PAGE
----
“He said, ‘I can’t believe what the Republican Party did to you,’” Nungesser said. “’You’re the top Republican in the state, and they didn’t have the courtesy to tell you.’”

Landry and party chair Louis Gurvich have defended the decision by saying a majority of the 230 elected members of the state central committee had signed affidavits supporting Landry. But Gurvich canceled a meeting where the full party could have publicly debated and voted on the endorsement, and he has refused to make public the affidavits.

On Nov. 14, six days after winning reelection, Kennedy made the next move, saying he was seriously considering a run for governor and releasing a poll showing he led a hypothetical nine-candidate field with 22%, followed by Shawn Wilson, a Democrat who is the transportation secretary, with 18%, and Landry, with 13%.

Other potential Republican candidates — Nungesser, Treasurer John Schroder, state Sen. Sharon Hewitt, of Slidell, and state Rep. Richard Nelson, of Mandeville — scored lower.

Kennedy returned with another poll on Monday, when he announced in an email to supporters that he’ll decide in January whether he’ll run for governor.

This poll showed Kennedy leading a three-candidate field with 42%, followed by Wilson with 22% and Landry with 14%. Kennedy’s poll also showed him leading Landry in a head-to-head contest by 45% to 20%.

“Kennedy fired a shot at everybody who had taken a position or were thinking of taking a position on Landry’s candidacy,” said Bernie Pinsonat, a veteran Baton Rouge-based political consultant. “Kennedy is saying, ‘I’m thinking about running for governor. Don’t take a step further toward Landry. I will beat him.’ It was aimed at Jeff’s progress and at the people who made Jeff’s progress possible.”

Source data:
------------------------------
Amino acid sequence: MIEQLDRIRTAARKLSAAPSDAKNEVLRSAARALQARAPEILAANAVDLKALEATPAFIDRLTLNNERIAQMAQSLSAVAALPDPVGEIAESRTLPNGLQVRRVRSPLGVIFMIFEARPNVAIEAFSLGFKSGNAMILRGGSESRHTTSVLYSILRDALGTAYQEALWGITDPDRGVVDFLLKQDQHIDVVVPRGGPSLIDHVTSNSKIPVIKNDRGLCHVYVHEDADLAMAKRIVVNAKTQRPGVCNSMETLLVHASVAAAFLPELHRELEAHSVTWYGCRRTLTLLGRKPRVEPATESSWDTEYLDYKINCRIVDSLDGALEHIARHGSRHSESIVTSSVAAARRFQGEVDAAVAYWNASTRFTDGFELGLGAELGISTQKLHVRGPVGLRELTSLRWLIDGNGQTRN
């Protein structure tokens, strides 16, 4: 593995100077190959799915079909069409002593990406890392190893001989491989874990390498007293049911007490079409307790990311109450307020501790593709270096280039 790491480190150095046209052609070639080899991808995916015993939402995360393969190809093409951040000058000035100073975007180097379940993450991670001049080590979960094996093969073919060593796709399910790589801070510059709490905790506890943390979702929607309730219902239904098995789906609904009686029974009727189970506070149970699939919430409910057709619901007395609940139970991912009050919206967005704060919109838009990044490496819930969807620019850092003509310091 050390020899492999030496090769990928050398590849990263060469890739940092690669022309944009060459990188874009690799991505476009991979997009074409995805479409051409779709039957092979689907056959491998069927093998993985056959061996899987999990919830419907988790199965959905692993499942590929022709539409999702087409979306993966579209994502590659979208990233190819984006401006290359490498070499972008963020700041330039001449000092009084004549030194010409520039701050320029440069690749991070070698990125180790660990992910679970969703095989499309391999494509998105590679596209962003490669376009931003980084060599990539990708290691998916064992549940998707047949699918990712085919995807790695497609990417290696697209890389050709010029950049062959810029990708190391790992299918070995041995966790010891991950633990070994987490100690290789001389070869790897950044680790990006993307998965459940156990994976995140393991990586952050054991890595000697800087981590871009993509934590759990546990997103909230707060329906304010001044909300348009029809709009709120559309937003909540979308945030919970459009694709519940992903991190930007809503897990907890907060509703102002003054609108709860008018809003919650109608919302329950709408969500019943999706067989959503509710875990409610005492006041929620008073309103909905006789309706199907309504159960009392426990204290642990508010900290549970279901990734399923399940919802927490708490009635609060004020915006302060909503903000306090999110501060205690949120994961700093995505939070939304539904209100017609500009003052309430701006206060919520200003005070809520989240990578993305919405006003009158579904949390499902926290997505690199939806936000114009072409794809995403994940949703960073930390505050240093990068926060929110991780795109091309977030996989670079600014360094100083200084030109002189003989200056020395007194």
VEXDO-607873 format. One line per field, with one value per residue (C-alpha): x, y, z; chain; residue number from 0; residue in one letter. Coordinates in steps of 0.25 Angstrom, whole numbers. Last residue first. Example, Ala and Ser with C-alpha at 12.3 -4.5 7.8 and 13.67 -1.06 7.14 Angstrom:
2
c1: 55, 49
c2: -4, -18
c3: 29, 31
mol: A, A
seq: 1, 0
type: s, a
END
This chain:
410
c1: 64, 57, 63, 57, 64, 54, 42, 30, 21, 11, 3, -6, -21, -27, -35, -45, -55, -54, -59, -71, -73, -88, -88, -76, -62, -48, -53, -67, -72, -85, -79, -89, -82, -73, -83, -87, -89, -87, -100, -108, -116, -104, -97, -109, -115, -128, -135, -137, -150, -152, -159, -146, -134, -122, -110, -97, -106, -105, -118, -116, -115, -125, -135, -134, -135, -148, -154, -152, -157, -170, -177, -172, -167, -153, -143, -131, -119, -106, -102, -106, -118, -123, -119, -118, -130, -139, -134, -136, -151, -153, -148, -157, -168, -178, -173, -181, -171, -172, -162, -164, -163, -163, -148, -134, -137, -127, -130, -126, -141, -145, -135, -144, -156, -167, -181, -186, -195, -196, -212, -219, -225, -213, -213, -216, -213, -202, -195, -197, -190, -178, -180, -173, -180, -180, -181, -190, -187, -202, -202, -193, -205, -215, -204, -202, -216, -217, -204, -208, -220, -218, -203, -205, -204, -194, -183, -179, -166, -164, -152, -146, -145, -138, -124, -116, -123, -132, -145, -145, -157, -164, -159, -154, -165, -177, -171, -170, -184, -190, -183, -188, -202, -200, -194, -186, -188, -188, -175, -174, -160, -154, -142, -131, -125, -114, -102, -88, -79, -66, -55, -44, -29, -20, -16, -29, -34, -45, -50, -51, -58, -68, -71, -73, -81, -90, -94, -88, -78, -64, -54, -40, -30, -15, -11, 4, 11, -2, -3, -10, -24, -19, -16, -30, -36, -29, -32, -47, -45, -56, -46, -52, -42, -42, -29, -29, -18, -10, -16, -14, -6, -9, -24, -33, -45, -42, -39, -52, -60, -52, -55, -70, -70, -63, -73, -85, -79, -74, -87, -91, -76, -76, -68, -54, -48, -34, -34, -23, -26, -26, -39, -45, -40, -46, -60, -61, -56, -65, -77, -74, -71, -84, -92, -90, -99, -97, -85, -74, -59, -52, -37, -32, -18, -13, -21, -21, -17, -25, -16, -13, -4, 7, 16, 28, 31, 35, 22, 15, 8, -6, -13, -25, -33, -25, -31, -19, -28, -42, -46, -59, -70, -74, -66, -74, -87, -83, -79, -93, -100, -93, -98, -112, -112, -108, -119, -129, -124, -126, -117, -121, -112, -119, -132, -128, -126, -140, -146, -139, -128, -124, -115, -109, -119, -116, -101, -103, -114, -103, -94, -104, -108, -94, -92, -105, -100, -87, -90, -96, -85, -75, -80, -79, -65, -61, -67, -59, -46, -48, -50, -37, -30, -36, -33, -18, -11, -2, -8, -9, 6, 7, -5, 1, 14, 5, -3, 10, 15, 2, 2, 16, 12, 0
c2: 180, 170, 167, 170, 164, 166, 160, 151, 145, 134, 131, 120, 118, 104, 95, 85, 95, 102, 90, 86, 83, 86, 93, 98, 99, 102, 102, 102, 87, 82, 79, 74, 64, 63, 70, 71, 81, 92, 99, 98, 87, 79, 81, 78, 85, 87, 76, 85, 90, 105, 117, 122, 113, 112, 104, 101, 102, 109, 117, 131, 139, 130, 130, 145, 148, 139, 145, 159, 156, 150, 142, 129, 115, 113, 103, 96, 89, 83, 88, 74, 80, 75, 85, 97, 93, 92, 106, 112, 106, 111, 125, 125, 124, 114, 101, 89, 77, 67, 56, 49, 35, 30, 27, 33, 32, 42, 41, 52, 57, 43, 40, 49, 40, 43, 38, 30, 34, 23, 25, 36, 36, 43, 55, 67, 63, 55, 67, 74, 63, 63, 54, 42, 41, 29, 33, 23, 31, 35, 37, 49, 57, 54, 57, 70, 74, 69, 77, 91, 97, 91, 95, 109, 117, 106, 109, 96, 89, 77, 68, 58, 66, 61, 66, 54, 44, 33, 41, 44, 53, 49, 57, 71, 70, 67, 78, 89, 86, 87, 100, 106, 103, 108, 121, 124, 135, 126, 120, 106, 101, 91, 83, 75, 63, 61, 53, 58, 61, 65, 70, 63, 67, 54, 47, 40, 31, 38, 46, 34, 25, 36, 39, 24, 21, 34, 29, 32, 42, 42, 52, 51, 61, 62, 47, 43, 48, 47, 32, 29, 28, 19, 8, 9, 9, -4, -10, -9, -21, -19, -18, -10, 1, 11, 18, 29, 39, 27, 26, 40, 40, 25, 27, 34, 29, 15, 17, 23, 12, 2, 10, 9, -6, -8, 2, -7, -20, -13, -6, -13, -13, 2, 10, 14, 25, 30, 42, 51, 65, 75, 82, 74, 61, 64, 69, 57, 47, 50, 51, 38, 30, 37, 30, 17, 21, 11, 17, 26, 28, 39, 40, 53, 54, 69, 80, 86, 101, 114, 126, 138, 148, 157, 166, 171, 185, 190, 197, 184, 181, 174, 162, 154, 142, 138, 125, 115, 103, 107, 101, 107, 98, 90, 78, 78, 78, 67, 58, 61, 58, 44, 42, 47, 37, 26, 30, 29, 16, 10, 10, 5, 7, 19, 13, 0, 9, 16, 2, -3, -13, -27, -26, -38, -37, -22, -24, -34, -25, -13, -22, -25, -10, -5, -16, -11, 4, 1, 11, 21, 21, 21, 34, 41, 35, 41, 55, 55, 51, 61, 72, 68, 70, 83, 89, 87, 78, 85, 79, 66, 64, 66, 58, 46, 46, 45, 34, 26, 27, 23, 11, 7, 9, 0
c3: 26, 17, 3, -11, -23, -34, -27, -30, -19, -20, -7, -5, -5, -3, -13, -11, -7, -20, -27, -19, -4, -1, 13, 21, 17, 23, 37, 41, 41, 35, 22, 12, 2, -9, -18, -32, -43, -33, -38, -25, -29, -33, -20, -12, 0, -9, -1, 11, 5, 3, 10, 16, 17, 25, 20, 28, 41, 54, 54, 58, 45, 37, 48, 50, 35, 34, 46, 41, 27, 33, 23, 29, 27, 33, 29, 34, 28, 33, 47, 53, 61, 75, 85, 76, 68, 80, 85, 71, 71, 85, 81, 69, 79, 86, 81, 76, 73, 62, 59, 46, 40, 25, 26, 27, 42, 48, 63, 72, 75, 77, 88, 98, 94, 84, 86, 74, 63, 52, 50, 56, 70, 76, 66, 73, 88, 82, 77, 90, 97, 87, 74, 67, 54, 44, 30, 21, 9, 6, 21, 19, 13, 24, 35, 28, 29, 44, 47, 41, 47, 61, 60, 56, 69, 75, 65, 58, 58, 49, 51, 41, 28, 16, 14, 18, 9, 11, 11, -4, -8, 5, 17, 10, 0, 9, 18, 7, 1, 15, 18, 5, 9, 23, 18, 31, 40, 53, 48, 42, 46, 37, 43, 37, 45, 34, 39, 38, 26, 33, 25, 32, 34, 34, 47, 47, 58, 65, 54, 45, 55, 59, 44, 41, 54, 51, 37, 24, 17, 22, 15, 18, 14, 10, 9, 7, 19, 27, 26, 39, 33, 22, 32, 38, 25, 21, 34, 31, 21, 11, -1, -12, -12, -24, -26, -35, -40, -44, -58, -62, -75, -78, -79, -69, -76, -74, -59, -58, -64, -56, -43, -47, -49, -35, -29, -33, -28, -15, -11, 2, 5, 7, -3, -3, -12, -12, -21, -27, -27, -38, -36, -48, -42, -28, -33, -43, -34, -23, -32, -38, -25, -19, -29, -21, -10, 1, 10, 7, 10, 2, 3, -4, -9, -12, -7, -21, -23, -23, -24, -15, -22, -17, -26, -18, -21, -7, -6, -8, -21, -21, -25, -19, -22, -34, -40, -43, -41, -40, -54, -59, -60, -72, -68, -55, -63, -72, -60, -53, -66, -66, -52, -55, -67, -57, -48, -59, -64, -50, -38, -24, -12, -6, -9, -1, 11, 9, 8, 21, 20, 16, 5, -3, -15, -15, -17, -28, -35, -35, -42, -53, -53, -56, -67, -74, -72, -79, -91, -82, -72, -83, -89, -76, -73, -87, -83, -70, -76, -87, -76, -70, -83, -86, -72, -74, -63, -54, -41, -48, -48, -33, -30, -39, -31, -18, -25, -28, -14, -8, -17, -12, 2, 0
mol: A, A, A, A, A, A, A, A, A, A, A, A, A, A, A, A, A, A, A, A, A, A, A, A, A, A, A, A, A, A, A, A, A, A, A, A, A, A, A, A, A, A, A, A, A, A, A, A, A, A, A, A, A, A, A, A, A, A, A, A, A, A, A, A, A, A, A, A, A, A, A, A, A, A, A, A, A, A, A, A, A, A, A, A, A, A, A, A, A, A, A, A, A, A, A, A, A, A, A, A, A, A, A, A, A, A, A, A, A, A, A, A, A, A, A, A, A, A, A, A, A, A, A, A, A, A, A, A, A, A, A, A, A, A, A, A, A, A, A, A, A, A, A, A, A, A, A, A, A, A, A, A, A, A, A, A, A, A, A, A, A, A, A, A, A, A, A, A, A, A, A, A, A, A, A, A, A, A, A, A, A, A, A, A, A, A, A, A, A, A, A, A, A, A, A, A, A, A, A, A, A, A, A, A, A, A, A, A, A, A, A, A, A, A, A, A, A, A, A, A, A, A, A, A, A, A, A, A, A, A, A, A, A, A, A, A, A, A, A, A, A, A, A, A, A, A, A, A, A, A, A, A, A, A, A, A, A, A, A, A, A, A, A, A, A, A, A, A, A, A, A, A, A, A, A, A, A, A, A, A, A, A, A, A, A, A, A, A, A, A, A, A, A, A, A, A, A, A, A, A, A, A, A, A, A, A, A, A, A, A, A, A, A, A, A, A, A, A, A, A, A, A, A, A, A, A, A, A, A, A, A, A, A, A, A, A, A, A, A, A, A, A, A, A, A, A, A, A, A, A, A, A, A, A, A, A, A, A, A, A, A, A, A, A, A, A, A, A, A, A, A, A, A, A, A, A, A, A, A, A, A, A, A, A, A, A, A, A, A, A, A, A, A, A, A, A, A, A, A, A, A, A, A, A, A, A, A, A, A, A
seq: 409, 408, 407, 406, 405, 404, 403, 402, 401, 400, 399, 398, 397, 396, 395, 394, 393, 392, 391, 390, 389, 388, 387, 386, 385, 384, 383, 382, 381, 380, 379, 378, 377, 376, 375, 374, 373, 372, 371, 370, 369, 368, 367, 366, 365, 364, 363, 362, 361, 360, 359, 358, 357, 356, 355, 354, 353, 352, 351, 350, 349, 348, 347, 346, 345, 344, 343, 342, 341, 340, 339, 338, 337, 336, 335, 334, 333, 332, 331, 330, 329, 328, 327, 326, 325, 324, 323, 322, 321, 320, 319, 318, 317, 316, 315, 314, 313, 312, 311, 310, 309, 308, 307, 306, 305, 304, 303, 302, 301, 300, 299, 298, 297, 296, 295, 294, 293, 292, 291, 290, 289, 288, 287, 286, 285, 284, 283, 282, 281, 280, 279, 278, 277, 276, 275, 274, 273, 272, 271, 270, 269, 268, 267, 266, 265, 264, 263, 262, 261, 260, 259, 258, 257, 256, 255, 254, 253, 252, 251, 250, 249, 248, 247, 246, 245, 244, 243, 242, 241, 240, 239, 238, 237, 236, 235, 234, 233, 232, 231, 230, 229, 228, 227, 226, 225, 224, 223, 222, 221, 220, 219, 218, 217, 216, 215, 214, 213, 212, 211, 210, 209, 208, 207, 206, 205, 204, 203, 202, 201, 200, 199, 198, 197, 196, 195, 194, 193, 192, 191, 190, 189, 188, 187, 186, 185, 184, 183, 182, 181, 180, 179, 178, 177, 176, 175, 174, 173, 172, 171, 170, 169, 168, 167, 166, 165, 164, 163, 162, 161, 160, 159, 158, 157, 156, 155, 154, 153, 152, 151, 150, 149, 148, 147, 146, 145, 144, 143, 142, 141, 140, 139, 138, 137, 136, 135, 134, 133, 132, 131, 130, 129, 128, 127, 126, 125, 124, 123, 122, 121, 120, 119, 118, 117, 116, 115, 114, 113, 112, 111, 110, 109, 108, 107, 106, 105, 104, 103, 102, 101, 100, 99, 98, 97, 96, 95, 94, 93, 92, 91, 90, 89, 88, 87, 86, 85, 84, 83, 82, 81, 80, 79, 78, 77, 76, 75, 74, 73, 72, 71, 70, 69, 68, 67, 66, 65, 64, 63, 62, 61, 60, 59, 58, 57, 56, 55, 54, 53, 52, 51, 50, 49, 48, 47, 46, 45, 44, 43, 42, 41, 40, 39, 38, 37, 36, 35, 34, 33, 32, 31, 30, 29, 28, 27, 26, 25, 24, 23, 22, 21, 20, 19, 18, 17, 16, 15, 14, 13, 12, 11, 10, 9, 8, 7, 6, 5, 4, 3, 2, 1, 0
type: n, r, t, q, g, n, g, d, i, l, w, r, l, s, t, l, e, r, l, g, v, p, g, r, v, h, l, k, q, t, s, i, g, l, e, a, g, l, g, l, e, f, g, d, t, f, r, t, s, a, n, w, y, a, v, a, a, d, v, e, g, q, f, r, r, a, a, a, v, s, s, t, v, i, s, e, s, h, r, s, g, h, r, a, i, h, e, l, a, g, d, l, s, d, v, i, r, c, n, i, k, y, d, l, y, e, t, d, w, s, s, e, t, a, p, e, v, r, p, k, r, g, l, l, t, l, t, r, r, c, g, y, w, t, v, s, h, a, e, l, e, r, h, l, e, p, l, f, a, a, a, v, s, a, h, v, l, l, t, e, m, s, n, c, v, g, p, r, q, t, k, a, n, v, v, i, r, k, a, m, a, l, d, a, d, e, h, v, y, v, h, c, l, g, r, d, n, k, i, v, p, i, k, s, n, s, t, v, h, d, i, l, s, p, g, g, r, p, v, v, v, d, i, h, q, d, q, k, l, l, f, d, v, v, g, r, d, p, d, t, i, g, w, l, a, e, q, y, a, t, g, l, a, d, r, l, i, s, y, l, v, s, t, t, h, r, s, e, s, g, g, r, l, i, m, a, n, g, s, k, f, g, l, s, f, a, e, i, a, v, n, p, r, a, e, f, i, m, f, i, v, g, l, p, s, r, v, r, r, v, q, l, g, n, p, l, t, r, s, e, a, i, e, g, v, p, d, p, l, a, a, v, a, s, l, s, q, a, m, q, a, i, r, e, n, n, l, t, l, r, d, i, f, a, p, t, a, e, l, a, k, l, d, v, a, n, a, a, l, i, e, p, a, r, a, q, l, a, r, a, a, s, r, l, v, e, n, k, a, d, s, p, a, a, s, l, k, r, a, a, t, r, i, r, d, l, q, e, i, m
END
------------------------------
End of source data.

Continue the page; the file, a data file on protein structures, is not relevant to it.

Landry, however, told a reporter that he won’t abandon the governor’s race even if Kennedy runs.

Regarding the final paragraph above, we will only state, “Okay, Jeff.  It’s your funeral!”

Let’s cover a little more about how Landry managed to pull off this feat:

On Nov. 30, according to the state party’s latest campaign finance report, Landry moved $90,000 from Cajun PAC II, a super PAC, to the party’s coffers. On that same day, two entities owned by businessman Shane Guidry donated $50,000 each to the party “to help elect conservative Republicans,” Guidry said in an email.

Guidry has been an unpaid special assistant to Landry. Landry, meanwhile, sat on the board of Guidry’s oilfield-services company, which paid him $50,000 a year for legal advice, but left before he announced his campaign for governor in October, according to a Landry spokesperson.

Another big Landry supporter, Steve Orlando, who owned a company in Lafayette that built, installed and removed offshore platforms, gave $25,000 to the party.

“He’s an incredible guy,” Orlando said of Landry. “The fact that the Republican Party gave him the endorsement early on is quite an accomplishment.”

The contributions swelled the coffers of the Louisiana Republican Party, which has often been strapped for cash.

Well, we guess that explains that!  It was only seven years ago that a dictatorial Governor exited the Governor’s Mansion.  In fact, Landry brought some of Jindal’s key staffers, most notably Liz Murrill, who has essentially served as the de facto Attorney General while Landry has gone all over the state and nation glad handling and grand standing on national issues while essentially ignoring all of the corruption going on in his home state.  Seem familiar to that dictatorial Governor of seven years ago?  Sure does to us, and he just may end up in the same boat Bobby Jindal finds himself in today!